According to the Office of Response and Restoration, oil spills generally affect plants through the chemical components of oil. Different types of oil behave differently and affect living organisms in varying ways.
Fuel oils, such as diesel fuel and gasoline, are classified as light oils, which evaporate relatively quickly and typically do not remain for a long time in the environment, the Office of Response and Restoration explains. They tend to evaporate fast when spread out on the water. However, light oils are hazardous in two ways: they can ignite or explode, and they are considered poisonous. They are dangerous to plants and animals and are also harmful to people who breathe their fumes.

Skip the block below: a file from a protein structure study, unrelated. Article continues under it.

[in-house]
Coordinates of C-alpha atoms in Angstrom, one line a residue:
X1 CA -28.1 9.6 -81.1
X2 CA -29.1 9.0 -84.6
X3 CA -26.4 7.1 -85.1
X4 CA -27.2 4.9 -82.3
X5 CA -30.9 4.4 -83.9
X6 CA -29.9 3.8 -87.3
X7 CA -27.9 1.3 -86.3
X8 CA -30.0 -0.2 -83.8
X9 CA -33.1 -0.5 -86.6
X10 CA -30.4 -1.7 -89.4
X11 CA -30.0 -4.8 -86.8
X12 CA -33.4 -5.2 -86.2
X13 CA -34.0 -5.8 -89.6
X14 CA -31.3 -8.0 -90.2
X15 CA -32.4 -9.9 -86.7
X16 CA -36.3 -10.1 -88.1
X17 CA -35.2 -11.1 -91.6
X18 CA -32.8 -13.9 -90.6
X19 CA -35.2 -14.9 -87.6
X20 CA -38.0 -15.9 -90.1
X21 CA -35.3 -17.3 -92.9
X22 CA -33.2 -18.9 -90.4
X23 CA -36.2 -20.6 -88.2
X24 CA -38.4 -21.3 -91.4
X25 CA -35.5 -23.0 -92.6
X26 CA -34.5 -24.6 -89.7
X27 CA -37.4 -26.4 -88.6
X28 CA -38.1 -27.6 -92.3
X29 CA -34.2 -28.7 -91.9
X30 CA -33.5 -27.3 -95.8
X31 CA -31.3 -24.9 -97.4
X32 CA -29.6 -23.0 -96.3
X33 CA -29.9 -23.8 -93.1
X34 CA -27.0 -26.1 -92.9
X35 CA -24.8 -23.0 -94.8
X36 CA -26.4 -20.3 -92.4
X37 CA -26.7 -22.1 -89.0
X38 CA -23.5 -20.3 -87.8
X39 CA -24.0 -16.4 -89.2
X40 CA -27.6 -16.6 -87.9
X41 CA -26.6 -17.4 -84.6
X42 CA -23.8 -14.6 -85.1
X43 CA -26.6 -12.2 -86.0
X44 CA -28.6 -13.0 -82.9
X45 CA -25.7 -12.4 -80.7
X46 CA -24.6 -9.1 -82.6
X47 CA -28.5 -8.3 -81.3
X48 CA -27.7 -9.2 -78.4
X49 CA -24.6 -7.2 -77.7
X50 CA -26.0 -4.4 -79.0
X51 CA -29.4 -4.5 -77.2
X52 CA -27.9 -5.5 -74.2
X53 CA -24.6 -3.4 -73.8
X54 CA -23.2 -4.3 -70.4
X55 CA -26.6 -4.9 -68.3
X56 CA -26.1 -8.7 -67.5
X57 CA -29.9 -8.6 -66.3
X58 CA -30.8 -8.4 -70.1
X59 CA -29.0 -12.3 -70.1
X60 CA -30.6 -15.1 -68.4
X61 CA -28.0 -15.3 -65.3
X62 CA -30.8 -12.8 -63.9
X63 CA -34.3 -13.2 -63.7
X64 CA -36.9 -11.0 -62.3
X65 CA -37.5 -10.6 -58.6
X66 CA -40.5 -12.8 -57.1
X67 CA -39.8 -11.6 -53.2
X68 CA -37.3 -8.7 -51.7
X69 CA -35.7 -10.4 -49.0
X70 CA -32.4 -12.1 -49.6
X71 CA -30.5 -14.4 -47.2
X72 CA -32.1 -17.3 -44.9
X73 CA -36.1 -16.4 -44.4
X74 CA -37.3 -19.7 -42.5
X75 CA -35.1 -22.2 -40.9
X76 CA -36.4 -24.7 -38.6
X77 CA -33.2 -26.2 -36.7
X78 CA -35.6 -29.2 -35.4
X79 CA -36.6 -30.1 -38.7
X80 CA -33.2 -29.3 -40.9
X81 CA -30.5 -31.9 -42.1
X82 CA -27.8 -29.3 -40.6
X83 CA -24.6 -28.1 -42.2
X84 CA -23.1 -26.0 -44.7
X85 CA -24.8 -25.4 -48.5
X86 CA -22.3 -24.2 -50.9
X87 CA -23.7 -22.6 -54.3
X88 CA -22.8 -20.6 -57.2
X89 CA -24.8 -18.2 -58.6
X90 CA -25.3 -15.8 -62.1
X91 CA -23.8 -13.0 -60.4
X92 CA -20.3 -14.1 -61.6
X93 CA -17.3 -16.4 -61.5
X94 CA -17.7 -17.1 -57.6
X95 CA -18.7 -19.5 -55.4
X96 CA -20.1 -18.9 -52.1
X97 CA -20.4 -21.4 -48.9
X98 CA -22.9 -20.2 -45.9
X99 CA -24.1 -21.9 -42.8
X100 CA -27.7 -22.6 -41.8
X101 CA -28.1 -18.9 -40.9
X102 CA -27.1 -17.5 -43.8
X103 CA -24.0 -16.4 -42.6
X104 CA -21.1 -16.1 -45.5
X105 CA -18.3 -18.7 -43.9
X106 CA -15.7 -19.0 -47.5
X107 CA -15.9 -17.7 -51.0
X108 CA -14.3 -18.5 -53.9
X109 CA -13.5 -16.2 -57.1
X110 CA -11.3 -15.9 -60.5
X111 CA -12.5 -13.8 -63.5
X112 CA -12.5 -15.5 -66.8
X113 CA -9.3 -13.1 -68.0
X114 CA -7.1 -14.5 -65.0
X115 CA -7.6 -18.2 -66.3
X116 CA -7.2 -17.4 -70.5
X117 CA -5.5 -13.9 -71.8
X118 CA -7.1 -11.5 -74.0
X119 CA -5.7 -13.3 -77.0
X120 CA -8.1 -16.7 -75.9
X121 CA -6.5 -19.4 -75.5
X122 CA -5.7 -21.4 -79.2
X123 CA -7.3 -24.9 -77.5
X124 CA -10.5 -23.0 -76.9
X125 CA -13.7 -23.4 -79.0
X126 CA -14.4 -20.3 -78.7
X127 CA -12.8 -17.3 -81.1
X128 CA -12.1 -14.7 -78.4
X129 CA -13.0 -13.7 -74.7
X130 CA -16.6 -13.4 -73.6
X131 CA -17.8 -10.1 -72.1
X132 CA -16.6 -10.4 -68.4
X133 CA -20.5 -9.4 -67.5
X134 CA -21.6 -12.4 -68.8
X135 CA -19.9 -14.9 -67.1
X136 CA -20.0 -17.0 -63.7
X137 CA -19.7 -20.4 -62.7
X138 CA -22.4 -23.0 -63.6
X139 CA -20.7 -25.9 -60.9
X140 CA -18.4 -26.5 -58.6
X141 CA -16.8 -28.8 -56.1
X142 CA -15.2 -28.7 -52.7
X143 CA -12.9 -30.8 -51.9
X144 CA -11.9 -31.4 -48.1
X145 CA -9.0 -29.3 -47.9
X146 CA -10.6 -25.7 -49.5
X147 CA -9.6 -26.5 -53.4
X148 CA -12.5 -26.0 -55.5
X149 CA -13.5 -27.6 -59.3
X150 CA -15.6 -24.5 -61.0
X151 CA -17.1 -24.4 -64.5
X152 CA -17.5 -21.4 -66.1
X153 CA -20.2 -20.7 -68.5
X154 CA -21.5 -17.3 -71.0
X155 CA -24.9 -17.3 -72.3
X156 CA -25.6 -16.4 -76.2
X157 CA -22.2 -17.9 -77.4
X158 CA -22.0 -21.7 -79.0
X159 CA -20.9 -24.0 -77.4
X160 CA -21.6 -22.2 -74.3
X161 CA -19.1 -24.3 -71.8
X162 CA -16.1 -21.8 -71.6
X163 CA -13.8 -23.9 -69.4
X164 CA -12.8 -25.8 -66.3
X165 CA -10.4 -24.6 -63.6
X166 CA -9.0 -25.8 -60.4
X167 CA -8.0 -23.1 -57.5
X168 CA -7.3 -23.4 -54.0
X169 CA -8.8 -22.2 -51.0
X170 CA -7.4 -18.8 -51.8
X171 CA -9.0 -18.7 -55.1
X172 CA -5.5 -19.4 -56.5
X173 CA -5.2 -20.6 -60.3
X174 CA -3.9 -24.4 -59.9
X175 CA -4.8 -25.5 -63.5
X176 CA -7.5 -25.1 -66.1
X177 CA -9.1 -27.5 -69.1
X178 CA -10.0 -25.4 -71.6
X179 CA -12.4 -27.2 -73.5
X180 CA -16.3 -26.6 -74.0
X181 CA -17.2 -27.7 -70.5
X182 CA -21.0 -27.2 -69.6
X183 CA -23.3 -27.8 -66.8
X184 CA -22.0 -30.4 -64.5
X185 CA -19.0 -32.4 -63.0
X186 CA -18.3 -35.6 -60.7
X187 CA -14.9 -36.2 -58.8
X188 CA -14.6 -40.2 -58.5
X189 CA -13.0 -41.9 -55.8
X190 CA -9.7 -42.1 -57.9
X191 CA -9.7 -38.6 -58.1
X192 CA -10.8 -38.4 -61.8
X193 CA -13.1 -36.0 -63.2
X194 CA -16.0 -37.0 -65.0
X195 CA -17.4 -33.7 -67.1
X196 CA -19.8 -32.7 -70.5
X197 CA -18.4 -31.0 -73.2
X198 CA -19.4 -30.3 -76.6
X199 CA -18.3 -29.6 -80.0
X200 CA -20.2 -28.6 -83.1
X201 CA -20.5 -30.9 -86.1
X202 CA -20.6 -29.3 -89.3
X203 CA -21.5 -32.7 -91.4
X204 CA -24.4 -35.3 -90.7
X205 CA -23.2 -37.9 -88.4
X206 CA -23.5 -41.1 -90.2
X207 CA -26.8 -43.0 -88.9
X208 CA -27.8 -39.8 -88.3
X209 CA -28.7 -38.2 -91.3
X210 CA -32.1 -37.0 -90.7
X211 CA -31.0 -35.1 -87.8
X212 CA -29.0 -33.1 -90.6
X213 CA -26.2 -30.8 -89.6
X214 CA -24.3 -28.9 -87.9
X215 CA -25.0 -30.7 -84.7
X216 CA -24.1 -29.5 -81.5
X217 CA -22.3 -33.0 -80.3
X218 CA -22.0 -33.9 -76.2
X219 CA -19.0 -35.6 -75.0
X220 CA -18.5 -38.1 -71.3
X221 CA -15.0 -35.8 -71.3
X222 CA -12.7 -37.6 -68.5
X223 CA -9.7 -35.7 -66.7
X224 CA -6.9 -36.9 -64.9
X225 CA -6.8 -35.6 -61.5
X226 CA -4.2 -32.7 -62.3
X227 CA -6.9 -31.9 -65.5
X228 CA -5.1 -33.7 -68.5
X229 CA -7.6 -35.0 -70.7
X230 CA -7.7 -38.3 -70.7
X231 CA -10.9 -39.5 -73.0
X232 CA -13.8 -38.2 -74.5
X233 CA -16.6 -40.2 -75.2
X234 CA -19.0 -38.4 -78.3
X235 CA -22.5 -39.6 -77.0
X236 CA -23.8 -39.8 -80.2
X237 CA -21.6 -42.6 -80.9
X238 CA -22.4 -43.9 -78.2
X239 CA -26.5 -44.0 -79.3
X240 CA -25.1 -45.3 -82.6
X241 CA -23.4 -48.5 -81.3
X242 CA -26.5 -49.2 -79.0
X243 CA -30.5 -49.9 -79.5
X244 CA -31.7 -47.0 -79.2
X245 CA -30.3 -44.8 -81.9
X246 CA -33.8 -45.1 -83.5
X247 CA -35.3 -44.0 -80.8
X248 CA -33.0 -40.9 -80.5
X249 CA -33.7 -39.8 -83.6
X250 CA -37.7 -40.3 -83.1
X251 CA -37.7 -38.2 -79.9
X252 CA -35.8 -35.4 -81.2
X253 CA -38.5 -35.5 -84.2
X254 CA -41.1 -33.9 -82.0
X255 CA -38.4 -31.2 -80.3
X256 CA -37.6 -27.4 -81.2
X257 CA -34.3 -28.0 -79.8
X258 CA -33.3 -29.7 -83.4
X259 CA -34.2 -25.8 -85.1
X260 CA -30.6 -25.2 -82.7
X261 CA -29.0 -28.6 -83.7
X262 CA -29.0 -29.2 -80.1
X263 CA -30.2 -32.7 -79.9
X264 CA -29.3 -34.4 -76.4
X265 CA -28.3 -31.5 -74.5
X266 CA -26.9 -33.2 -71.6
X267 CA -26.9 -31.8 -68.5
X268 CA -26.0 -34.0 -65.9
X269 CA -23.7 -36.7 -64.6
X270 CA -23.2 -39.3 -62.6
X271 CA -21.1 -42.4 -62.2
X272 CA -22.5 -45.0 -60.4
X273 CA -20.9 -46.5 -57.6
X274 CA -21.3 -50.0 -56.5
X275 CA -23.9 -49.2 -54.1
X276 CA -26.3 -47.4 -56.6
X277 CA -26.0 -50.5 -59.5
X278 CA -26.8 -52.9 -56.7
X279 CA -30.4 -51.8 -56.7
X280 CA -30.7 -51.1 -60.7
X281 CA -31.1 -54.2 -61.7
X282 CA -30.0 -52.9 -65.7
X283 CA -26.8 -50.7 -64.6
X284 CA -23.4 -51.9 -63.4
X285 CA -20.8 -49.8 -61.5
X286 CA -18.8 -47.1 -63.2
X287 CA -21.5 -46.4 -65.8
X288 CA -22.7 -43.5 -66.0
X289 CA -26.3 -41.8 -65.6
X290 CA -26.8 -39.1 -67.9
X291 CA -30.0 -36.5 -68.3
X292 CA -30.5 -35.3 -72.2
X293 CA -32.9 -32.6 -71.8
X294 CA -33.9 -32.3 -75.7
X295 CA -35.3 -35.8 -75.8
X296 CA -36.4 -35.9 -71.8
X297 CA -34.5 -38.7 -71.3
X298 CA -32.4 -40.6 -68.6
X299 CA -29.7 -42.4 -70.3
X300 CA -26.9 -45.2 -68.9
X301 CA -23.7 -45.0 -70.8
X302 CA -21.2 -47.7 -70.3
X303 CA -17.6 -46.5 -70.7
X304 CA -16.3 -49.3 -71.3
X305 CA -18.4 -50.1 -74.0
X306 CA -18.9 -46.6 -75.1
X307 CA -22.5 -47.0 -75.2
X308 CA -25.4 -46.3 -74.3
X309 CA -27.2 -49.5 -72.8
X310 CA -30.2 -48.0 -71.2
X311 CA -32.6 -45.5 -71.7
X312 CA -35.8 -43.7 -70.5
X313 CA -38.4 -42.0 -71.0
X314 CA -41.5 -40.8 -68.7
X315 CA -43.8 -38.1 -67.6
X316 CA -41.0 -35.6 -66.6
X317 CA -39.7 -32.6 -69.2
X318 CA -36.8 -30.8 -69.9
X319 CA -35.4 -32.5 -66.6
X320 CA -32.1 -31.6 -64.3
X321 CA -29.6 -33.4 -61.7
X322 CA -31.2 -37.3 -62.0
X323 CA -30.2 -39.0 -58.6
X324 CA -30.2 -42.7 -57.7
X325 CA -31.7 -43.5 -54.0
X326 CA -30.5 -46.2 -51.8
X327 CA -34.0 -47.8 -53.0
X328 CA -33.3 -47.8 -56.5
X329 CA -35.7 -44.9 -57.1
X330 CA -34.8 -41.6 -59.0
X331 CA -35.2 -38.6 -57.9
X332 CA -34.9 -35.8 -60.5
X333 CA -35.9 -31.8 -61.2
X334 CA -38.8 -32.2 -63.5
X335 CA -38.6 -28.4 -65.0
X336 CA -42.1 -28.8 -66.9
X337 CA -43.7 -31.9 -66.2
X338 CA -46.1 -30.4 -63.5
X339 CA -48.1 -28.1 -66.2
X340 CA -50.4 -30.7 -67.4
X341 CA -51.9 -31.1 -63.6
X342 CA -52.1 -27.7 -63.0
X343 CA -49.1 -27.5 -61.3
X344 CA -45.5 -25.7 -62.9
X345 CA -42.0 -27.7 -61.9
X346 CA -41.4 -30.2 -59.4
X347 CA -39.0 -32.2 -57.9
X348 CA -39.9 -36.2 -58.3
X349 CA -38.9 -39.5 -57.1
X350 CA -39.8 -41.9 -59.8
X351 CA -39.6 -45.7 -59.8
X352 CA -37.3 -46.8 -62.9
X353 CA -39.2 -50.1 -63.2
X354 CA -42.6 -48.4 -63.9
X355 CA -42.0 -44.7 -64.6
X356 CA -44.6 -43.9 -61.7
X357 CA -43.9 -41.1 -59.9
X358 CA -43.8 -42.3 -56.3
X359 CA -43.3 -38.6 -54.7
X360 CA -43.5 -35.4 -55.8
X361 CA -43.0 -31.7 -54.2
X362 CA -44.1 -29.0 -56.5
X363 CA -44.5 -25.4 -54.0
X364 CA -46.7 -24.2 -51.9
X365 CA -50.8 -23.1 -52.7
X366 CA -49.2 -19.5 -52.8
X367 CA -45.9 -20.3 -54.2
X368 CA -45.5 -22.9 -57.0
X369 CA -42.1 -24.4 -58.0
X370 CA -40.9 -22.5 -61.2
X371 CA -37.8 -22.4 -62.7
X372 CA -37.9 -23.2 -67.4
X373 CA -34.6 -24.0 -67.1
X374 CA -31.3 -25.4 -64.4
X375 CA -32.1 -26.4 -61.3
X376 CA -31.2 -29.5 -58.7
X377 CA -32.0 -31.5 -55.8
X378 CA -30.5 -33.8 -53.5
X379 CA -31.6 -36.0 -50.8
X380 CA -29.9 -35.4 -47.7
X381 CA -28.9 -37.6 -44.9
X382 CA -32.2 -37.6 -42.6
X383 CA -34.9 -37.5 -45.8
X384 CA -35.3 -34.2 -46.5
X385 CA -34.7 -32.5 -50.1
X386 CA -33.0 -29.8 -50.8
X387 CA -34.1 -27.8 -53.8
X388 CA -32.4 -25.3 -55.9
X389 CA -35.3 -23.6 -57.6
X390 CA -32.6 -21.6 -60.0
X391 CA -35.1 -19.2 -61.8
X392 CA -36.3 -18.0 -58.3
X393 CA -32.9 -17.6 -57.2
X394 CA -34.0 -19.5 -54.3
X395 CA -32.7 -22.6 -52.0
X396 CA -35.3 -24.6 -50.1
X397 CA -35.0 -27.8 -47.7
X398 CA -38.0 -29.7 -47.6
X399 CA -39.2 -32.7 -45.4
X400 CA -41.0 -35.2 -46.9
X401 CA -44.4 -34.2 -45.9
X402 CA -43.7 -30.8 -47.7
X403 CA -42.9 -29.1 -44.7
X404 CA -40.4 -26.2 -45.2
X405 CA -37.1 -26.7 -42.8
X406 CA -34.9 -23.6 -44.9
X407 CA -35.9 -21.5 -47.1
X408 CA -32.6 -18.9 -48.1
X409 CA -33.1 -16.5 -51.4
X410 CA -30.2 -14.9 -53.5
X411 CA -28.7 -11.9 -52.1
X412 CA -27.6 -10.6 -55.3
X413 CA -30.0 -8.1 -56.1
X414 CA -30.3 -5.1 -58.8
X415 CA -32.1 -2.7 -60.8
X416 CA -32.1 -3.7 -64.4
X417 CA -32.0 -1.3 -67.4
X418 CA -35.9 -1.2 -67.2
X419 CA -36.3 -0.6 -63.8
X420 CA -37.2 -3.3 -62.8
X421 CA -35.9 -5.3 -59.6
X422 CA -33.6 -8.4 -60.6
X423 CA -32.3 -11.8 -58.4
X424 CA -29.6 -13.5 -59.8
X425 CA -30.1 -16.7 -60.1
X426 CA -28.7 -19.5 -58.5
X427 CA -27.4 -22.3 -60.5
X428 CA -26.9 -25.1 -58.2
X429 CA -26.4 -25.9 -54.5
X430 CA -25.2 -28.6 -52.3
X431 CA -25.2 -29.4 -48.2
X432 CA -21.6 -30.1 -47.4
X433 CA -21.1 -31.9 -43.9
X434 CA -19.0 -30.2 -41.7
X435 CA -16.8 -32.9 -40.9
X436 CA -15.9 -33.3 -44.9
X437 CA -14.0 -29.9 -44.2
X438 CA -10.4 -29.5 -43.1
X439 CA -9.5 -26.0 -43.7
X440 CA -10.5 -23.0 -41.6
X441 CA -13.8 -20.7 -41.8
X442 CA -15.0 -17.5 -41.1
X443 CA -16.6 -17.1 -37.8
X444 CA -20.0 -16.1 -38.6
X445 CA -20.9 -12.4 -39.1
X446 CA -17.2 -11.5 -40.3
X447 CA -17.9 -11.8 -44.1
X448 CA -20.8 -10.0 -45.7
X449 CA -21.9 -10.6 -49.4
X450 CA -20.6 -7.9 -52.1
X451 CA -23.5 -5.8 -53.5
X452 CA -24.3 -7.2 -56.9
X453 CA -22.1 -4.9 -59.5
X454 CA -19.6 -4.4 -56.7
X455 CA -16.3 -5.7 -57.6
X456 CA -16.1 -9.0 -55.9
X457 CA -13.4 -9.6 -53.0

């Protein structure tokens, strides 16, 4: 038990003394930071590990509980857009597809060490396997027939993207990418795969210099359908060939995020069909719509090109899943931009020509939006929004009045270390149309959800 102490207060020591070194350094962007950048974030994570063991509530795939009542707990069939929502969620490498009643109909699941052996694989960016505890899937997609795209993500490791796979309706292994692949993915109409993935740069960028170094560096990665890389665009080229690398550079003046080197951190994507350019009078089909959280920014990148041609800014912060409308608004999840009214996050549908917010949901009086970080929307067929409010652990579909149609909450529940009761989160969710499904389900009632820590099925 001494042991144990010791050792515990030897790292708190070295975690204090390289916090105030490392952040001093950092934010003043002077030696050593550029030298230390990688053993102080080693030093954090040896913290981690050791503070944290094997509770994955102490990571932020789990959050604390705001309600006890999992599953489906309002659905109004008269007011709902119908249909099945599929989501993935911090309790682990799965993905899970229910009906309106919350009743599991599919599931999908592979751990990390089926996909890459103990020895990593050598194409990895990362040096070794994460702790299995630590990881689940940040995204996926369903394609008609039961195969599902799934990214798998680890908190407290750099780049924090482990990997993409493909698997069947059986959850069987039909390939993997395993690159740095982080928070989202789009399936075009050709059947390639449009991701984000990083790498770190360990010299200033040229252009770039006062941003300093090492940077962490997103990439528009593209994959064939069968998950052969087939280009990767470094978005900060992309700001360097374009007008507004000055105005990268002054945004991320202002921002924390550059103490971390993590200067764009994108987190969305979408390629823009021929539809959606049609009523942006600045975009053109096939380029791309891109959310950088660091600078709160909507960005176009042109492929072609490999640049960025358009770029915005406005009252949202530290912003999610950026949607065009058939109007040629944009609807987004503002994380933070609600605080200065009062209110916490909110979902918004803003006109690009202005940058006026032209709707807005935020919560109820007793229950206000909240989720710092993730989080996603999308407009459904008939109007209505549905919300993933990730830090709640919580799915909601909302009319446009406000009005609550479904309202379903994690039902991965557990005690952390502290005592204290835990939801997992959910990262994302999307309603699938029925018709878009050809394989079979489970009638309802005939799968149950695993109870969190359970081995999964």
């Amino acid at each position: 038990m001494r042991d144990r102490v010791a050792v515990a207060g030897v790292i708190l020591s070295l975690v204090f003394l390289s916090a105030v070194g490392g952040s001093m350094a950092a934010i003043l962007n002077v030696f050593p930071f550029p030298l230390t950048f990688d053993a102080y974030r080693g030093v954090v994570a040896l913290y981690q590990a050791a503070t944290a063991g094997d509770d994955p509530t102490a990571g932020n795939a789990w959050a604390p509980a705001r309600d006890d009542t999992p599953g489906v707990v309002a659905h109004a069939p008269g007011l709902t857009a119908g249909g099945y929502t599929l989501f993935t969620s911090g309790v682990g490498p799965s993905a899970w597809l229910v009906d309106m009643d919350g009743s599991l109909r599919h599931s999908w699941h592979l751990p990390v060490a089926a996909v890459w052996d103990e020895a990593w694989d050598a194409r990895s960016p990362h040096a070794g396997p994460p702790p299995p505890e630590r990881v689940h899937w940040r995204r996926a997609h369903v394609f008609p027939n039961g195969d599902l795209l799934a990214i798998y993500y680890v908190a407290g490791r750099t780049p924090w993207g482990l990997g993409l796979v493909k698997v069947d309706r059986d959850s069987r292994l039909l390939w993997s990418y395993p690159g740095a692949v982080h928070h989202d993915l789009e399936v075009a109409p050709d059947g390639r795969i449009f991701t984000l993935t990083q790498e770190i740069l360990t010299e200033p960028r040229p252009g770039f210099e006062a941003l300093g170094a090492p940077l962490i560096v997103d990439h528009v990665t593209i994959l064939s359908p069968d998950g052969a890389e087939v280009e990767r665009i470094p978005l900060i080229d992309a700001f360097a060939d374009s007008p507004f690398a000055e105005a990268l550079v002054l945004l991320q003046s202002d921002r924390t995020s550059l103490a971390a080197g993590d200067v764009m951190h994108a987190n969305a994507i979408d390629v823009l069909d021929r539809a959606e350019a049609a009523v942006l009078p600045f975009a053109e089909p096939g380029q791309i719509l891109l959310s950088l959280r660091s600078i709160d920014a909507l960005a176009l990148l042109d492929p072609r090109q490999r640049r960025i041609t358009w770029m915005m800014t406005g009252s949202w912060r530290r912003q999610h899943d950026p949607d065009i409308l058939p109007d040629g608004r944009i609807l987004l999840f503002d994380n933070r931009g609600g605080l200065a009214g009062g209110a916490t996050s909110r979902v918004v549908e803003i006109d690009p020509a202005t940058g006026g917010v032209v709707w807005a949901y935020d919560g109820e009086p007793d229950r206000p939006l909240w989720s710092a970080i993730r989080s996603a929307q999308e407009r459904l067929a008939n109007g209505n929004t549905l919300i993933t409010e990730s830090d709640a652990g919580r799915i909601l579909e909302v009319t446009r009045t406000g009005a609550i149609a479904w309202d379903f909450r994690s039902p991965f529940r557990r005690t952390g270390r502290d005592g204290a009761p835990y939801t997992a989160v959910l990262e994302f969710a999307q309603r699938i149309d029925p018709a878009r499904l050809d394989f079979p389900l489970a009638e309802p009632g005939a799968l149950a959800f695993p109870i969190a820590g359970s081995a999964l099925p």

Heavy oils, such as bunker oils, are black and sticky and usually persist in the environment for months or even years. They are typically less dangerous compared to lighter oils, but they present short-term threats, such as smothering organisms, and long-term threats, such as chronic health effects.
The Encyclopedia of Earth explains that rooted or floating plants and grasses are harmed when oil is spilled in the open water. Oil slicks that spread across the surface of the water tend to harm floating plants, such as water lilies. Oil spills also coat important animal habitat and food sources, such as grasses and weeds.